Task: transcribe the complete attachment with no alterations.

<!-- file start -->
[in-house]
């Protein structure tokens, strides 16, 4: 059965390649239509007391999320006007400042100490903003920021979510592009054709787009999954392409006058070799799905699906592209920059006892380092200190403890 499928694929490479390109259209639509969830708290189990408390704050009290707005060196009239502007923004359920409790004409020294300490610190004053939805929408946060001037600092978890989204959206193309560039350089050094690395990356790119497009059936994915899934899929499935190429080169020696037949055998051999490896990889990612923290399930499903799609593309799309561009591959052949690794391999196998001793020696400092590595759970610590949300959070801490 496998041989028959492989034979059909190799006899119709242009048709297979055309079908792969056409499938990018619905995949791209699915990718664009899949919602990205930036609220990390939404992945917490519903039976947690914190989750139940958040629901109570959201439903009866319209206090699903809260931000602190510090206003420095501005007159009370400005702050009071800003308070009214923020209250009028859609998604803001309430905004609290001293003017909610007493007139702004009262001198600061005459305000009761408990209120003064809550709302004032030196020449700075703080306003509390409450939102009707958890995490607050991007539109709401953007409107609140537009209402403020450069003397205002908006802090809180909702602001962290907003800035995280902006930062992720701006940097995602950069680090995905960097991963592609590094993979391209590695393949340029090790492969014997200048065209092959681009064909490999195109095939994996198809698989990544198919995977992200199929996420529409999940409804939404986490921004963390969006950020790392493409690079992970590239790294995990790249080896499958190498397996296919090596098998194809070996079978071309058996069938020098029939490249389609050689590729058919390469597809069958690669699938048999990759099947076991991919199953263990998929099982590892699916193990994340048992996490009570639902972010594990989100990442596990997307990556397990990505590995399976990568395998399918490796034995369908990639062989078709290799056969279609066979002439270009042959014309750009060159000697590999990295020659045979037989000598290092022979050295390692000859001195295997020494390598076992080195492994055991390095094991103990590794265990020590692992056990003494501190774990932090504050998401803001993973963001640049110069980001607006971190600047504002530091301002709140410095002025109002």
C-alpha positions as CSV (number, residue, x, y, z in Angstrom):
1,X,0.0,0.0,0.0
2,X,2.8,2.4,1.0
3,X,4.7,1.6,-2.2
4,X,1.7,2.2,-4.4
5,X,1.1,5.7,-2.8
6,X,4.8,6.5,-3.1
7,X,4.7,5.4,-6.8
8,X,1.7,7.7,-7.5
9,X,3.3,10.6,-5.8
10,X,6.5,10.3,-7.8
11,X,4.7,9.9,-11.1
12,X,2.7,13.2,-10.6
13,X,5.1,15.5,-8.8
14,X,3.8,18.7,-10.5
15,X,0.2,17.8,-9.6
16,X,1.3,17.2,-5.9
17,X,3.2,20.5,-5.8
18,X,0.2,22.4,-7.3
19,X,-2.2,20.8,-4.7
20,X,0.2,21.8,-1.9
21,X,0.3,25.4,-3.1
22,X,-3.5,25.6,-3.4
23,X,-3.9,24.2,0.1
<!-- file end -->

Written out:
[in-house]
């Protein structure tokens, strides 16, 4: 059965390649239509007391999320006007400042100490903003920021979510592009054709787009999954392409006058070799799905699906592209920059006892380092200190403890 499928694929490479390109259209639509969830708290189990408390704050009290707005060196009239502007923004359920409790004409020294300490610190004053939805929408946060001037600092978890989204959206193309560039350089050094690395990356790119497009059936994915899934899929499935190429080169020696037949055998051999490896990889990612923290399930499903799609593309799309561009591959052949690794391999196998001793020696400092590595759970610590949300959070801490 496998041989028959492989034979059909190799006899119709242009048709297979055309079908792969056409499938990018619905995949791209699915990718664009899949919602990205930036609220990390939404992945917490519903039976947690914190989750139940958040629901109570959201439903009866319209206090699903809260931000602190510090206003420095501005007159009370400005702050009071800003308070009214923020209250009028859609998604803001309430905004609290001293003017909610007493007139702004009262001198600061005459305000009761408990209120003064809550709302004032030196020449700075703080306003509390409450939102009707958890995490607050991007539109709401953007409107609140537009209402403020450069003397205002908006802090809180909702602001962290907003800035995280902006930062992720701006940097995602950069680090995905960097991963592609590094993979391209590695393949340029090790492969014997200048065209092959681009064909490999195109095939994996198809698989990544198919995977992200199929996420529409999940409804939404986490921004963390969006950020790392493409690079992970590239790294995990790249080896499958190498397996296919090596098998194809070996079978071309058996069938020098029939490249389609050689590729058919390469597809069958690669699938048999990759099947076991991919199953263990998929099982590892699916193990994340048992996490009570639902972010594990989100990442596990997307990556397990990505590995399976990568395998399918490796034995369908990639062989078709290799056969279609066979002439270009042959014309750009060159000697590999990295020659045979037989000598290092022979050295390692000859001195295997020494390598076992080195492994055991390095094991103990590794265990020590692992056990003494501190774990932090504050998401803001993973963001640049110069980001607006971190600047504002530091301002709140410095002025109002």
C-alpha positions as CSV (number, residue, x, y, z in Angstrom):
1,X,0.0,0.0,0.0
2,X,2.8,2.4,1.0
3,X,4.7,1.6,-2.2
4,X,1.7,2.2,-4.4
5,X,1.1,5.7,-2.8
6,X,4.8,6.5,-3.1
7,X,4.7,5.4,-6.8
8,X,1.7,7.7,-7.5
9,X,3.3,10.6,-5.8
10,X,6.5,10.3,-7.8
11,X,4.7,9.9,-11.1
12,X,2.7,13.2,-10.6
13,X,5.1,15.5,-8.8
14,X,3.8,18.7,-10.5
15,X,0.2,17.8,-9.6
16,X,1.3,17.2,-5.9
17,X,3.2,20.5,-5.8
18,X,0.2,22.4,-7.3
19,X,-2.2,20.8,-4.7
20,X,0.2,21.8,-1.9
21,X,0.3,25.4,-3.1
22,X,-3.5,25.6,-3.4
23,X,-3.9,24.2,0.1